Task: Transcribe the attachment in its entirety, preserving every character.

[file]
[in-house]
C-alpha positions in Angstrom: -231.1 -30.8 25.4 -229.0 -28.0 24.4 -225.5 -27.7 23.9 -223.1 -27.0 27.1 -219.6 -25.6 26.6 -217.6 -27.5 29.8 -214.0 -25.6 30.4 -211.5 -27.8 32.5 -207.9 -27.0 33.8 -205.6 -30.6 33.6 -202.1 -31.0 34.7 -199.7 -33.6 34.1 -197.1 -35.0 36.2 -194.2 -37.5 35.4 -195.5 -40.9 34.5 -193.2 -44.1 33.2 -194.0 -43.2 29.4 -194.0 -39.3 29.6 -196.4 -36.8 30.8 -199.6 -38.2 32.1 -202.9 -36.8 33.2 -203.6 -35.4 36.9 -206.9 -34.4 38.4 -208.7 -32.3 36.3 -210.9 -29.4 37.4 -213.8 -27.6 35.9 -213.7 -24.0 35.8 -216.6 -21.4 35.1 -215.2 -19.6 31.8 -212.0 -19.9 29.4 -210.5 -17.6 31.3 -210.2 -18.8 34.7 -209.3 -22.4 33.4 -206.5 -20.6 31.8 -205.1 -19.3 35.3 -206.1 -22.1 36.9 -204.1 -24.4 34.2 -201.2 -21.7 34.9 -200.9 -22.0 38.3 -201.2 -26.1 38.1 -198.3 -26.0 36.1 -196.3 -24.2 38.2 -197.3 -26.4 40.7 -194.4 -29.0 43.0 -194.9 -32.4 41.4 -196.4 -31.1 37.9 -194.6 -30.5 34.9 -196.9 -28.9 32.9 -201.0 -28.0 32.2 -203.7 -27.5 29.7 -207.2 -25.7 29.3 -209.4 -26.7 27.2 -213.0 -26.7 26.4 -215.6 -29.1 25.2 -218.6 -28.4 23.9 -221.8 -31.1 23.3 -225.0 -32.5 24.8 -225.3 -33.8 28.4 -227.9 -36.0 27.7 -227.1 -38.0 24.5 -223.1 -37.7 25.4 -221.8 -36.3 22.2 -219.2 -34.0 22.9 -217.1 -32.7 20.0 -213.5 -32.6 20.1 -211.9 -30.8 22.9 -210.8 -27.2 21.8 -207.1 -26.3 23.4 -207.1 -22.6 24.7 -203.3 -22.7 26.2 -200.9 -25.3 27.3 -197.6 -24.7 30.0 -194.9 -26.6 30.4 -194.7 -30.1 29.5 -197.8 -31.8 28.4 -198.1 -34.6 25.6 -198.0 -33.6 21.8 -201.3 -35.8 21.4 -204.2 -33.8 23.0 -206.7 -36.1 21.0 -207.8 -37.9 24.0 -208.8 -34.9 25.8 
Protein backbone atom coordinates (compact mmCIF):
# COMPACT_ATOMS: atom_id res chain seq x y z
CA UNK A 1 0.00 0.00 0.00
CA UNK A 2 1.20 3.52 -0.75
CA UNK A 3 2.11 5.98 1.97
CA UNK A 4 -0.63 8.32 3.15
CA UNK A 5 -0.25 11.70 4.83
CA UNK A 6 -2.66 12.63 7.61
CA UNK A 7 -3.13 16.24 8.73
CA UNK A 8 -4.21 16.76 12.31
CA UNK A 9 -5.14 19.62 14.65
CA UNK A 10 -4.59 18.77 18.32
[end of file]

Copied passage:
[in-house]
C-alpha positions in Angstrom: -231.1 -30.8 25.4 -229.0 -28.0 24.4 -225.5 -27.7 23.9 -223.1 -27.0 27.1 -219.6 -25.6 26.6 -217.6 -27.5 29.8 -214.0 -25.6 30.4 -211.5 -27.8 32.5 -207.9 -27.0 33.8 -205.6 -30.6 33.6 -202.1 -31.0 34.7 -199.7 -33.6 34.1 -197.1 -35.0 36.2 -194.2 -37.5 35.4 -195.5 -40.9 34.5 -193.2 -44.1 33.2 -194.0 -43.2 29.4 -194.0 -39.3 29.6 -196.4 -36.8 30.8 -199.6 -38.2 32.1 -202.9 -36.8 33.2 -203.6 -35.4 36.9 -206.9 -34.4 38.4 -208.7 -32.3 36.3 -210.9 -29.4 37.4 -213.8 -27.6 35.9 -213.7 -24.0 35.8 -216.6 -21.4 35.1 -215.2 -19.6 31.8 -212.0 -19.9 29.4 -210.5 -17.6 31.3 -210.2 -18.8 34.7 -209.3 -22.4 33.4 -206.5 -20.6 31.8 -205.1 -19.3 35.3 -206.1 -22.1 36.9 -204.1 -24.4 34.2 -201.2 -21.7 34.9 -200.9 -22.0 38.3 -201.2 -26.1 38.1 -198.3 -26.0 36.1 -196.3 -24.2 38.2 -197.3 -26.4 40.7 -194.4 -29.0 43.0 -194.9 -32.4 41.4 -196.4 -31.1 37.9 -194.6 -30.5 34.9 -196.9 -28.9 32.9 -201.0 -28.0 32.2 -203.7 -27.5 29.7 -207.2 -25.7 29.3 -209.4 -26.7 27.2 -213.0 -26.7 26.4 -215.6 -29.1 25.2 -218.6 -28.4 23.9 -221.8 -31.1 23.3 -225.0 -32.5 24.8 -225.3 -33.8 28.4 -227.9 -36.0 27.7 -227.1 -38.0 24.5 -223.1 -37.7 25.4 -221.8 -36.3 22.2 -219.2 -34.0 22.9 -217.1 -32.7 20.0 -213.5 -32.6 20.1 -211.9 -30.8 22.9 -210.8 -27.2 21.8 -207.1 -26.3 23.4 -207.1 -22.6 24.7 -203.3 -22.7 26.2 -200.9 -25.3 27.3 -197.6 -24.7 30.0 -194.9 -26.6 30.4 -194.7 -30.1 29.5 -197.8 -31.8 28.4 -198.1 -34.6 25.6 -198.0 -33.6 21.8 -201.3 -35.8 21.4 -204.2 -33.8 23.0 -206.7 -36.1 21.0 -207.8 -37.9 24.0 -208.8 -34.9 25.8 
Protein backbone atom coordinates (compact mmCIF):
# COMPACT_ATOMS: atom_id res chain seq x y z
CA UNK A 1 0.00 0.00 0.00
CA UNK A 2 1.20 3.52 -0.75
CA UNK A 3 2.11 5.98 1.97
CA UNK A 4 -0.63 8.32 3.15
CA UNK A 5 -0.25 11.70 4.83
CA UNK A 6 -2.66 12.63 7.61
CA UNK A 7 -3.13 16.24 8.73
CA UNK A 8 -4.21 16.76 12.31
CA UNK A 9 -5.14 19.62 14.65
CA UNK A 10 -4.59 18.77 18.32